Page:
I'm quite serious when I say I'm blogging to save my life these days. I have a large file cabinet drawer full of volumes of handwritten journals, dating back to my adolescence, and they too have kept me afloat during treacherous times. I am an introvert, perhaps a bona fide loner, and the act of fully entering my inner life renews and supports me in ways that being an actor in the world simply doesn't. For some years, instead of journaling, I wrote letters to my therapist, sending them by email. Later, I tried keeping a journal in word documents on my computer, but that never really worked. Once I'm typing rather than hand-writing, I am self-conscious enough to need the writing to be good, hopefully very good, and at minimum, as good as I can make it.
I started blogging on myspace about 18 months ago, and found the experience tremendously satisfying and freeing. I'm sure it is knowing that my words are being read. This is the relationship I crave. Writer to reader, a life observed, God watching over me--but not in an engaged, intrusive way, just watching. Someone to watch over me. This is what I need: to be seen absent the need to be engaged or interfered with. Psychologists call it the observing ego. For me, the idea of being seen makes me labor over the words I choose, makes me take great care with sentences and punctuation, makes me strain for a perfect paragraph. Makes me a writer.
I'm thinking that, unlike journaling which is a private matter, blogging has both inhibited and disinhibited me. I can destroy the handwritten journals with no one the wiser. (But will I?) I suppose exposure becomes the writer's dilemma once one assumes she is being read. Parts of self get embroidered into the text and parts of self involve others who also show up disguised or otherwise in the writing. This happens whether the writing is fiction, poetry, blogging, or creative prose. Readers may know me or come to know me through the writing. Readers may see themselves, or others that they have relationships with, drawn with my sensibility and interpretations. You can say too much, or not enough. For example, I know exactly what triggered the depression I entered a year ago now, but don't feel comfortable sharing it in a blog. Truth is, I have gone back to early entries and deleted certain events that I feel that are better left concealed.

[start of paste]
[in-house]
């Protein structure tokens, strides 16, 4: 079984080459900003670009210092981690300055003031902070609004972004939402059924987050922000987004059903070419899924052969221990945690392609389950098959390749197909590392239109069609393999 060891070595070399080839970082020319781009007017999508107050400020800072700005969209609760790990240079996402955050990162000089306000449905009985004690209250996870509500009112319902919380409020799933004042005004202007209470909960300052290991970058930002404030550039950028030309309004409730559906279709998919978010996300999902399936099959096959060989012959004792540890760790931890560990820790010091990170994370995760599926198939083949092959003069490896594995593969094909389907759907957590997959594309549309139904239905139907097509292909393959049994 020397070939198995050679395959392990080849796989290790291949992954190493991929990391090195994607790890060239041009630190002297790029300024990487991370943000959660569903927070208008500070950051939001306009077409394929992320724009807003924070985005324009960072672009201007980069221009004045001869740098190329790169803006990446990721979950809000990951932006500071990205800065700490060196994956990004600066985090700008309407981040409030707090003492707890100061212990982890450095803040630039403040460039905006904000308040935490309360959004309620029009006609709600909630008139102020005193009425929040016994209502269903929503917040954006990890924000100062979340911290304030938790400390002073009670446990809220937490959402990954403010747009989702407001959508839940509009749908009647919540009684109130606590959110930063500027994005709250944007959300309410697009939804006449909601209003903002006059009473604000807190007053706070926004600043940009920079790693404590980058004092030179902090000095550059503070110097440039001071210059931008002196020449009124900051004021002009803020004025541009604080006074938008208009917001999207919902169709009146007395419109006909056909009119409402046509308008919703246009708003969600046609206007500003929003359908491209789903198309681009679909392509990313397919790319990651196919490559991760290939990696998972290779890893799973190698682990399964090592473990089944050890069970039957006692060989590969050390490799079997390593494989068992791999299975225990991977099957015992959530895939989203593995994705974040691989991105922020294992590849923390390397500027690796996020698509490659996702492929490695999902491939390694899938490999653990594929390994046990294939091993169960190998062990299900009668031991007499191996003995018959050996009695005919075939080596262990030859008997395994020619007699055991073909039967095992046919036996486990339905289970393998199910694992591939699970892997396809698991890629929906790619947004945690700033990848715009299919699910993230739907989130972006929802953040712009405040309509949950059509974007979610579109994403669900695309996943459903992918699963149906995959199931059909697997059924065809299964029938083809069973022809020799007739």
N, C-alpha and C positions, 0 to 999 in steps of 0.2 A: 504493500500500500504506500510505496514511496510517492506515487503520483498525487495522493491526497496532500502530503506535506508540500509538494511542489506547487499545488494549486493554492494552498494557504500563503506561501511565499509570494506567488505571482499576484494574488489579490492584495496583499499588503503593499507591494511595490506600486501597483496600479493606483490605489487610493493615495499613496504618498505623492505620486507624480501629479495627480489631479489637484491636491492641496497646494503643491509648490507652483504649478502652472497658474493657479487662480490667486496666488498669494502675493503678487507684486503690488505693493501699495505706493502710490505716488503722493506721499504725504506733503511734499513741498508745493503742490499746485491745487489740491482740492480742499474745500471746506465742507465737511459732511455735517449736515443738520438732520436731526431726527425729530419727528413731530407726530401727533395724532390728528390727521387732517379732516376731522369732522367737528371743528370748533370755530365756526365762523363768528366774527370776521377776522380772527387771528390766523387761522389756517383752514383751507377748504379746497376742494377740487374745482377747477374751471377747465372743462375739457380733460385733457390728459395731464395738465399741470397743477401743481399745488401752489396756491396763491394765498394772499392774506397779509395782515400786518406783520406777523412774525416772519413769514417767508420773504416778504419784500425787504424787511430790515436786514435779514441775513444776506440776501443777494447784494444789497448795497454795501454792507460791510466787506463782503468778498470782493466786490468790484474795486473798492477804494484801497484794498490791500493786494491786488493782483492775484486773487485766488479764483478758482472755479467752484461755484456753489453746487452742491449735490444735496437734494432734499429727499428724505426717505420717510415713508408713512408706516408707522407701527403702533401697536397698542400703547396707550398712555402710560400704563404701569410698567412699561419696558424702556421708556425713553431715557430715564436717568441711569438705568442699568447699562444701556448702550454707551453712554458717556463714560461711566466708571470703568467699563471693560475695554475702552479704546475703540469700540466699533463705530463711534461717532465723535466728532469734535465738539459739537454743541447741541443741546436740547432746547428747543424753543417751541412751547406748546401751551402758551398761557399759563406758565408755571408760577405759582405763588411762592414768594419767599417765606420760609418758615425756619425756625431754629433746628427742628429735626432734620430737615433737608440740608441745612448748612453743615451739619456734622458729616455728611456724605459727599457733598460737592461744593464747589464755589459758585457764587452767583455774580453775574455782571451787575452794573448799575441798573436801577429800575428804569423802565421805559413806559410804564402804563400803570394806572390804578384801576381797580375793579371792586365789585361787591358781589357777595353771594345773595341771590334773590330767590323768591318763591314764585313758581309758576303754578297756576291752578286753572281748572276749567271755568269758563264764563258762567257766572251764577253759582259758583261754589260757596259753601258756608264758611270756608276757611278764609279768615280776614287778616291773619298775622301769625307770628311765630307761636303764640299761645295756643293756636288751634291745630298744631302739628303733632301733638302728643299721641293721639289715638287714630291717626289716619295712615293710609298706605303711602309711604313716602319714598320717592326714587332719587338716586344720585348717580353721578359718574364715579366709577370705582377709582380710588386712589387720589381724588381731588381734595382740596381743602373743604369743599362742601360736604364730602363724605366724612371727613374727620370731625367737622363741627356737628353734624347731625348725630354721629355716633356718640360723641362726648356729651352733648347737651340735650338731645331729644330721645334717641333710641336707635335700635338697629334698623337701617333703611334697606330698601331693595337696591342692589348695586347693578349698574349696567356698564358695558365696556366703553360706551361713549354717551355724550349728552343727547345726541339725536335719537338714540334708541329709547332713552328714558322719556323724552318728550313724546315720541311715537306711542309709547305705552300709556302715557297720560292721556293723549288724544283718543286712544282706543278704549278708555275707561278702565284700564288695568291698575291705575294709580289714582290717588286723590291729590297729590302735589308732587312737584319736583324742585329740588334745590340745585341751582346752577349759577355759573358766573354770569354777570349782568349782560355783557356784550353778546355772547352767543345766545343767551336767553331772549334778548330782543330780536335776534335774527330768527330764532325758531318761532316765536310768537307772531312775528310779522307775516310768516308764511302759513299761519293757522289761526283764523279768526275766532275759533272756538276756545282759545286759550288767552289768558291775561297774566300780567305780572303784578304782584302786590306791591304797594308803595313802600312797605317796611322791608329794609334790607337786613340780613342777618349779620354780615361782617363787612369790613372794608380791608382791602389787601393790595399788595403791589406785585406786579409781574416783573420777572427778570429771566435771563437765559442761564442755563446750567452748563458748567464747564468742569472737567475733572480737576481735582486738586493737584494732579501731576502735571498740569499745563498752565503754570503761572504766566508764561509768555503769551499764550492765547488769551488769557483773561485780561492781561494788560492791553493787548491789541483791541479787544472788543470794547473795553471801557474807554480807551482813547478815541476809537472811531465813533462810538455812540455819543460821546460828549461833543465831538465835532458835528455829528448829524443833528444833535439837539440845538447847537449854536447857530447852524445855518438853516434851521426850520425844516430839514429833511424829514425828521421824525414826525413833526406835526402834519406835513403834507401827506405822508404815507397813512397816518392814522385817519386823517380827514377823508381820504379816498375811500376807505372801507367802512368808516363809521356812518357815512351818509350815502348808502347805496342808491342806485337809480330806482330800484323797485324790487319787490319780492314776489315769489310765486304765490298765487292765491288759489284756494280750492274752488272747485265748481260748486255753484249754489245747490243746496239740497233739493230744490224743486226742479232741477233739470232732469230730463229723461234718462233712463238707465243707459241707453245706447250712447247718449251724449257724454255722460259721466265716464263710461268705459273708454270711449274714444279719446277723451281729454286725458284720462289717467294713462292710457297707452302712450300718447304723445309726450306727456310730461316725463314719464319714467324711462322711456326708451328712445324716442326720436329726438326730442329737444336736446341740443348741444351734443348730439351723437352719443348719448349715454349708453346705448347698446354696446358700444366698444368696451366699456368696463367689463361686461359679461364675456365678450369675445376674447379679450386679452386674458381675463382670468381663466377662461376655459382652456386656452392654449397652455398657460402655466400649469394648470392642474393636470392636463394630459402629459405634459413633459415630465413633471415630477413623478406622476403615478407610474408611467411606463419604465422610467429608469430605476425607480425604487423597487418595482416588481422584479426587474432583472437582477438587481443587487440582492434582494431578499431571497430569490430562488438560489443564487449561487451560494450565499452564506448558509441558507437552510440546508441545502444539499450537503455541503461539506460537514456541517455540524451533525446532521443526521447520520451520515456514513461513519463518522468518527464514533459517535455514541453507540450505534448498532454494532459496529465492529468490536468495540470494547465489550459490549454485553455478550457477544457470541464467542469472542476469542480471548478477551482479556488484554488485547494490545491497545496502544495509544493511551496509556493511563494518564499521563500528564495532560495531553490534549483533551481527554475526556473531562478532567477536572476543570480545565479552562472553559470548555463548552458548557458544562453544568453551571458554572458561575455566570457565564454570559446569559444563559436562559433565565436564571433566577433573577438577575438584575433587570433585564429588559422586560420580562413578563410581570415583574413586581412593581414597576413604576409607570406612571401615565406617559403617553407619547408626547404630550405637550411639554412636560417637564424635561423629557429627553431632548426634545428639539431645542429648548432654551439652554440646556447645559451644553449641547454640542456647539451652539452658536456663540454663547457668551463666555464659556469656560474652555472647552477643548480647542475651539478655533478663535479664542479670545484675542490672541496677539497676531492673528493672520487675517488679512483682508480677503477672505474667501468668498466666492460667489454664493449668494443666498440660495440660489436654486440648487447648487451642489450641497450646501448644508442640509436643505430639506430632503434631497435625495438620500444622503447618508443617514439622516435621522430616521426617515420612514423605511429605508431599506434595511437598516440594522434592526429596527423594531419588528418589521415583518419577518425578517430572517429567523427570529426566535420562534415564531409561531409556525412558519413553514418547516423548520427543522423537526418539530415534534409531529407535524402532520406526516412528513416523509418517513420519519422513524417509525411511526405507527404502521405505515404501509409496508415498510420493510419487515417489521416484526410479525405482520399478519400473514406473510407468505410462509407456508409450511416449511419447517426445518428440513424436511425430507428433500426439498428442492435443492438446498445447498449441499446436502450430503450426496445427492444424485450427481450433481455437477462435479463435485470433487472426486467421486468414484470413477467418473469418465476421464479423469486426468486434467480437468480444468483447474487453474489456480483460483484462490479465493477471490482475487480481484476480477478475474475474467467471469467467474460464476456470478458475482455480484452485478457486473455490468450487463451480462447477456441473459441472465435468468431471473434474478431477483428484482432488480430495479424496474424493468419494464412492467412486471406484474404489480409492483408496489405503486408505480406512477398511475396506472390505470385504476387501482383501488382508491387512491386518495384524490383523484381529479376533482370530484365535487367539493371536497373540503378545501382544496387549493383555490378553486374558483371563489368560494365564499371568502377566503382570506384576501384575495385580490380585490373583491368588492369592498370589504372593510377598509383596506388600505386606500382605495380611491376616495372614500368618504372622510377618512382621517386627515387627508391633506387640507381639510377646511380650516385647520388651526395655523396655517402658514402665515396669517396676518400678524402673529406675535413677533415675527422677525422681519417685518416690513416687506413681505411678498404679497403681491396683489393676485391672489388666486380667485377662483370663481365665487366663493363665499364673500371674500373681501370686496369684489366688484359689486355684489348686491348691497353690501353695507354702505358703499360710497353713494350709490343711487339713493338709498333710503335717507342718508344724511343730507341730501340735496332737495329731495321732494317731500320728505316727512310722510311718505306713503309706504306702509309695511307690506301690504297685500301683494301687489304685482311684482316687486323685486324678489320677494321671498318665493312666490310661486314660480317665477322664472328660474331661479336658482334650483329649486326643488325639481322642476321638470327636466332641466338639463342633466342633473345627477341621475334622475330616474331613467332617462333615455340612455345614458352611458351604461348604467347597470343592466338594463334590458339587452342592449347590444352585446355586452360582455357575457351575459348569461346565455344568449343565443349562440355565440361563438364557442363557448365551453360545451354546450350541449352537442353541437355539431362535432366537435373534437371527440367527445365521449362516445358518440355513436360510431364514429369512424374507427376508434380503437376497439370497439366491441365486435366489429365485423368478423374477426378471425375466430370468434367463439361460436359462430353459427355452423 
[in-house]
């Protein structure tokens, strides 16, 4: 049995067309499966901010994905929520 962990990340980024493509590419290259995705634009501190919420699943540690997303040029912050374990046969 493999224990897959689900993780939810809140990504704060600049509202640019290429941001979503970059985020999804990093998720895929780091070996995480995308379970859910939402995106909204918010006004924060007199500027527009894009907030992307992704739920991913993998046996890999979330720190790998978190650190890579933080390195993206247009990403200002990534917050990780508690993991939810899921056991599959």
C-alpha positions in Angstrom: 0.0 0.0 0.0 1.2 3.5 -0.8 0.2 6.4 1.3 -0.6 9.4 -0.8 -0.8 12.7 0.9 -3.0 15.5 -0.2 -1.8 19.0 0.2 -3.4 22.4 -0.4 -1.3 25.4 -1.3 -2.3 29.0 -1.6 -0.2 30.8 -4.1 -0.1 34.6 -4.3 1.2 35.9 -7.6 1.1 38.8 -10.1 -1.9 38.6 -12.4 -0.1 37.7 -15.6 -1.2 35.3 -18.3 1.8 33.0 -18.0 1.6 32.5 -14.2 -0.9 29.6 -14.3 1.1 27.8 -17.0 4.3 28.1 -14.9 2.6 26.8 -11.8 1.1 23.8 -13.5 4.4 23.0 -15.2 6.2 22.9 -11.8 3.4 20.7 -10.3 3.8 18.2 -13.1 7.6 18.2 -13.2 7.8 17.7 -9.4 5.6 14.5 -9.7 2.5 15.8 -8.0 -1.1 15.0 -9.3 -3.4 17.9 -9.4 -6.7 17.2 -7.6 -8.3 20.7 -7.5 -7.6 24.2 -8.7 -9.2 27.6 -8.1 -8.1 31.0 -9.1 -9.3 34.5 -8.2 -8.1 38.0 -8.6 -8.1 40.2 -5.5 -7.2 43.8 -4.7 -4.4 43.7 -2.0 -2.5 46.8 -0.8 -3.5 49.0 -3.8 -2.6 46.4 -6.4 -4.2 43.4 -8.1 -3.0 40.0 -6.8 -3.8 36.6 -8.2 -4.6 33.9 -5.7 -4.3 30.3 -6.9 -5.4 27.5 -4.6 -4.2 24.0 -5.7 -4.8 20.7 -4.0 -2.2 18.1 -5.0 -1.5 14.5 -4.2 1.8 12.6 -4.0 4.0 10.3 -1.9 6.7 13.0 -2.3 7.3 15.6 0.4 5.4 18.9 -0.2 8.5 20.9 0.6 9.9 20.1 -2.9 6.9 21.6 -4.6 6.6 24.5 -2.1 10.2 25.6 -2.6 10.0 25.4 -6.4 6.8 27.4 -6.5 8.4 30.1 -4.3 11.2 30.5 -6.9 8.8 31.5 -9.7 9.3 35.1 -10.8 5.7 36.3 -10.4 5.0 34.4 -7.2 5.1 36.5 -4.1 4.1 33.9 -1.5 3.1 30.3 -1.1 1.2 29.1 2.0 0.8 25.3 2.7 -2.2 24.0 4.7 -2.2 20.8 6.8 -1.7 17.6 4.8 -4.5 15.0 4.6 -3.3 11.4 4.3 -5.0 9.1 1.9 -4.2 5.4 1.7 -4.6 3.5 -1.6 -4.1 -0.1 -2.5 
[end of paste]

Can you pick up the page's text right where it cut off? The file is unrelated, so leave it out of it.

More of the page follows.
The essence of blogging for me is digging down to find authenticity within myself. When I feel a need to censor, I get furious. But when I let go of a truth that may cause harm somewhere, I feel deep shame. It is in the gap between fury and shame where the writing is strongest.
I am not saying what is on my mind tonight, hoping that it will be revealed in time. And yet I need to speak, to write, to make something of what I cannot speak. So let it be this: I blog. I am blogging. I will continue to blog. I am blogging to save my life.